‘He reached over on his desk. He picked up a piece of paper. And he said, “I just got this down from upstairs” — meaning the Secretary of Defense’s office — “today.” And he said, “This is a memo that describes how we’re going to take out seven countries in five years, starting with Iraq, and then Syria, Lebanon, Libya, Somalia, Sudan and, finishing off, Iran.”’
‘They wanted us to destabilize the Middle East, turn it upside down, make it under our control.’
He recounted a conversation he had had in 1991 with Paul Wolfowitz, then US Undersecretary of Defense for Policy, who told Clark: ‘we’ve got about 5 or 10 years to clean up those old Soviet regimes – Syria, Iran, Iraq – before the next great superpower comes on to challenge us’.
In response, Clark said he asked himself: ‘the purpose of the military is to start wars and change governments? It’s not to deter conflicts?’
Clark’s conclusion will be blindingly obvious to future historians, if not to contemporary journalists:
‘[T]here are always interests. The truth about the Middle East is, had there been no oil there, it would be like Africa. Nobody is threatening to intervene in Africa. The problem is the opposite. We keep asking for people to intervene and stop [violence]. There’s no question that the presence of petroleum throughout the region has sparked great power involvement.’
It is hard to imagine Clark being dismissed as a crazed conspiracy theorist lacking ‘insider’ knowledge – he was Nato chief, after all. But his account has been ignored – talk of a hidden agenda of realpolitik challenges the Manichean view of the world that makes ‘humanitarian intervention’ possible. We can find only one mention of Clark’s comments in all UK national newspapers – by Clark himself in an article for The Times in 2003 (Clark, ‘Iraq: Why it was the wrong war on the wrong enemy for the wrong reasons,’ The Times, October 23, 2003).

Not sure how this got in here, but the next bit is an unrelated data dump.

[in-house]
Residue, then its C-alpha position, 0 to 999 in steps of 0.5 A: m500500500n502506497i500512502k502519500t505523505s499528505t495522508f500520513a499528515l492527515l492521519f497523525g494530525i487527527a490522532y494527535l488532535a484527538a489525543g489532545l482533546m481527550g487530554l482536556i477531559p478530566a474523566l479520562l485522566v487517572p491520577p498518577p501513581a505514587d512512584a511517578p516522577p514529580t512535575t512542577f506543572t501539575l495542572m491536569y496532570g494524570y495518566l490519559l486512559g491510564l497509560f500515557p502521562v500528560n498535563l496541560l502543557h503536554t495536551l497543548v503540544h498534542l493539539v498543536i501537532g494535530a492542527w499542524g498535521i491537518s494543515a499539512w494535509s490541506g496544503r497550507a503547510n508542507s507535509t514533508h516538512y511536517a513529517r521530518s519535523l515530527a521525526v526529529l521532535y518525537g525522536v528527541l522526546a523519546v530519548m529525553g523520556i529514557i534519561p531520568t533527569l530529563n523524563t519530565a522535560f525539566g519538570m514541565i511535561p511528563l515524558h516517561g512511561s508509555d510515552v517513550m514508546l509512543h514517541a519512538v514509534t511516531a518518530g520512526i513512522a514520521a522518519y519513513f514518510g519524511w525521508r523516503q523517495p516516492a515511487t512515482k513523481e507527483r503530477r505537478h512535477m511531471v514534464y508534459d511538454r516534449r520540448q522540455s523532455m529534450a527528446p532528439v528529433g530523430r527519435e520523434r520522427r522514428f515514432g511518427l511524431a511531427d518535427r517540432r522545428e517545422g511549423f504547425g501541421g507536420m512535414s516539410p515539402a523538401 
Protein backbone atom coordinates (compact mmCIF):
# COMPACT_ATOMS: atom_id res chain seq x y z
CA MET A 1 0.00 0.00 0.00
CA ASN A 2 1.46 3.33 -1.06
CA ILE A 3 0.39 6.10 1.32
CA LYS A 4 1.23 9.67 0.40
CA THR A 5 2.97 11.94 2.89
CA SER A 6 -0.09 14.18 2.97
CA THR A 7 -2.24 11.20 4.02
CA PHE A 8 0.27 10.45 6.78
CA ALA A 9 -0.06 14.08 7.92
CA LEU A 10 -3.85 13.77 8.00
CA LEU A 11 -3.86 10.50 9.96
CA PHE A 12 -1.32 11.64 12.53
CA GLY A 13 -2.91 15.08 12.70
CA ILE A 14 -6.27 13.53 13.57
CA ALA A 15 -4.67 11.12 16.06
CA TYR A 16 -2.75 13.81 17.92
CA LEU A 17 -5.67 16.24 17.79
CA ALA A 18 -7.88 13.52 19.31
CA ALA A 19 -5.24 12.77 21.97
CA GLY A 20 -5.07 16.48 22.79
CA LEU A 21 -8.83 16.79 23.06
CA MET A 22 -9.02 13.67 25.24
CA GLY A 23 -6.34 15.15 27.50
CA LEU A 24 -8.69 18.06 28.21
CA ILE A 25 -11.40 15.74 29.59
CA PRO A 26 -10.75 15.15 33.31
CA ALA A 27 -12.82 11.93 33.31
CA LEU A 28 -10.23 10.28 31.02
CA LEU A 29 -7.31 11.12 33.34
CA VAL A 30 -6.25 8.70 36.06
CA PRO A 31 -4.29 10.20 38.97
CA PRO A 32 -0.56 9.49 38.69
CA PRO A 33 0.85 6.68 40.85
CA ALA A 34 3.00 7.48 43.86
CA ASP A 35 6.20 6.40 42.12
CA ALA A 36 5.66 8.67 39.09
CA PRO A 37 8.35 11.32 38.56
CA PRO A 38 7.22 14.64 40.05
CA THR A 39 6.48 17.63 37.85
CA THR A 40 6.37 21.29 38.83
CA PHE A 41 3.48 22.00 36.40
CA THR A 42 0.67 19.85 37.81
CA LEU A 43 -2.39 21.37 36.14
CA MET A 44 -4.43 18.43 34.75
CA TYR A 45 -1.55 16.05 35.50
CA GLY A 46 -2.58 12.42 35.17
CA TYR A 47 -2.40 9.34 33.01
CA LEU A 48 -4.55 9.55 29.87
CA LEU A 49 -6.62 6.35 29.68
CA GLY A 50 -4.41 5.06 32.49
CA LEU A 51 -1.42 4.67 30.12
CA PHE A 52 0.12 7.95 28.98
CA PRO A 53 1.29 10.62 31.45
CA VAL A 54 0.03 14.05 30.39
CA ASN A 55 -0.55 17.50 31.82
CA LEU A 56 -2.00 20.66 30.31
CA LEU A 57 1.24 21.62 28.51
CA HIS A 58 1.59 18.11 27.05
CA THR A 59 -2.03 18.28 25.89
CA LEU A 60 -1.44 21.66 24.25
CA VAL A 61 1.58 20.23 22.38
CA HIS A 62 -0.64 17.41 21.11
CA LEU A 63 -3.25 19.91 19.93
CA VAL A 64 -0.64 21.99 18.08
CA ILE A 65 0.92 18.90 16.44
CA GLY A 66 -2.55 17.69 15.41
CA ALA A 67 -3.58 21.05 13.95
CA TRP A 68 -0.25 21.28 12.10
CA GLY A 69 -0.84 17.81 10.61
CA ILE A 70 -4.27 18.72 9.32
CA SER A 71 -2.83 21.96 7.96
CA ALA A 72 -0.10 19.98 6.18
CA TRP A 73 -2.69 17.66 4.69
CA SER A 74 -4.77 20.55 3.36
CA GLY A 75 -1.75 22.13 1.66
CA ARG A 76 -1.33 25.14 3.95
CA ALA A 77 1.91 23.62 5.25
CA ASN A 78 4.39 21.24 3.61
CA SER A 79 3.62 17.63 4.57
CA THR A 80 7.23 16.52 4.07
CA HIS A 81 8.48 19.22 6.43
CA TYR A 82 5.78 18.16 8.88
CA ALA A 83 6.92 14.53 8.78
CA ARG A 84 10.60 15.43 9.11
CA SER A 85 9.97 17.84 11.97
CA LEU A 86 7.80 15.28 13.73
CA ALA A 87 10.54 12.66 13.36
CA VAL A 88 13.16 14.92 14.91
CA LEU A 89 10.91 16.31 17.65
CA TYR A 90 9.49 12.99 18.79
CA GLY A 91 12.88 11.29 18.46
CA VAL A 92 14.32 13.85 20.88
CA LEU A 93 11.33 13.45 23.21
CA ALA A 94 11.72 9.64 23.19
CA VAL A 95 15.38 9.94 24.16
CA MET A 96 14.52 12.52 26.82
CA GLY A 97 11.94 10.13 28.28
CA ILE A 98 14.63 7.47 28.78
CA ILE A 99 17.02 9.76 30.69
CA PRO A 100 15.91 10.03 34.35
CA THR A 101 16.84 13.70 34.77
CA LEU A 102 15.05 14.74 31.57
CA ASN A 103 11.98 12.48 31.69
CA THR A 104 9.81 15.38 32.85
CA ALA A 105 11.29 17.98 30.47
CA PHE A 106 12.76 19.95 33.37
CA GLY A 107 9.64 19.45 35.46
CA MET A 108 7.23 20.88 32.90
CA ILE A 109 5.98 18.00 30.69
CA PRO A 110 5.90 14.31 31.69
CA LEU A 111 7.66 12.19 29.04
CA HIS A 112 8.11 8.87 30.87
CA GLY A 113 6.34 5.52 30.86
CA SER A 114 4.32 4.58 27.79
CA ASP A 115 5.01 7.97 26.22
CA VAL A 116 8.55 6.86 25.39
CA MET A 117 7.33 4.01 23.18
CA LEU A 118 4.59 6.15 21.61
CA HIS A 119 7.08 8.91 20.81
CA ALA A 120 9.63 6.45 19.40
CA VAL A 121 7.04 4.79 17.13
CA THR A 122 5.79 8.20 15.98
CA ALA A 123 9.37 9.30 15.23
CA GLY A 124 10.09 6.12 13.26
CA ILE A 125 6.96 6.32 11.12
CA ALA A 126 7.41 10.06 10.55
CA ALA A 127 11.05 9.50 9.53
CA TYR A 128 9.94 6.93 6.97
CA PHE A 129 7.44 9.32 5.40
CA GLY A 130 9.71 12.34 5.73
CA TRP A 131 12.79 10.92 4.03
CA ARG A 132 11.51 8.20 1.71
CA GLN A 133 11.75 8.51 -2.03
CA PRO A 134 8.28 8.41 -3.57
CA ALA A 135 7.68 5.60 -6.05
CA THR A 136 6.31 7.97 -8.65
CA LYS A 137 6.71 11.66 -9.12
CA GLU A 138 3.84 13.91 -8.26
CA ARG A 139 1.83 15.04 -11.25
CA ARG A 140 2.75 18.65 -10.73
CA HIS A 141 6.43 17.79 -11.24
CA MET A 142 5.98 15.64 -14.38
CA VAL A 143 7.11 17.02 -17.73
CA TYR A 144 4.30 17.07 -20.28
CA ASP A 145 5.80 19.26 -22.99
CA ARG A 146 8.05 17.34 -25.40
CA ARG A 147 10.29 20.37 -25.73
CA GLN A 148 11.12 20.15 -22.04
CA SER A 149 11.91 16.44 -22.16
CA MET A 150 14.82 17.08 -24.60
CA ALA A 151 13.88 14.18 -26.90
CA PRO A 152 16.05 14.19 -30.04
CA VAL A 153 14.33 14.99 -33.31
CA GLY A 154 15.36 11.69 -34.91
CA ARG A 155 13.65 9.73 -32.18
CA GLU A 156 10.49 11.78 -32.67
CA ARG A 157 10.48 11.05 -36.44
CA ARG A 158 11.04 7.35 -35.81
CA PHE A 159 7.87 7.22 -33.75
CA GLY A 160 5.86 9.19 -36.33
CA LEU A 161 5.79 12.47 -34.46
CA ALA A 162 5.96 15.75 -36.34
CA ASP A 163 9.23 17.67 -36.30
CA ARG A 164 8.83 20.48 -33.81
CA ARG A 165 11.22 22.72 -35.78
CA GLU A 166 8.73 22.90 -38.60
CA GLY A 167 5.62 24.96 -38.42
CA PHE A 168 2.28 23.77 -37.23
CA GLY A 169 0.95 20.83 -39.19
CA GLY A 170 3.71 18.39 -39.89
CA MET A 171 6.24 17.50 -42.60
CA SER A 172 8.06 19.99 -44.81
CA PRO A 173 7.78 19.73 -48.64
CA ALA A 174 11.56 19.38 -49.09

In light of the above facts and arguments, it is interesting to consider the comments of UN secretary-general, Ban Ki-moon, who condemned the Russian and Chinese veto as ‘disastrous for the Syrian people’. The failure to agree on collective action, he said, had ‘encouraged the Syrian government to step up its war on its own people’.
But honest analysis suggests serious room for doubt – the vetoed resolution might itself have been disastrous for the Syrian people. With these words, the UN secretary-general told us much about his own position. Indeed, the near-unanimity in outrage that has characterised so much commentary, despite obvious holes in the reasoning, is symptomatic of a widespread conformity that defers to ‘pragmatic’ considerations rather than to common sense.
It is interesting, also, to consider in more detail the response of the corporate press.
Part 2 is archived here.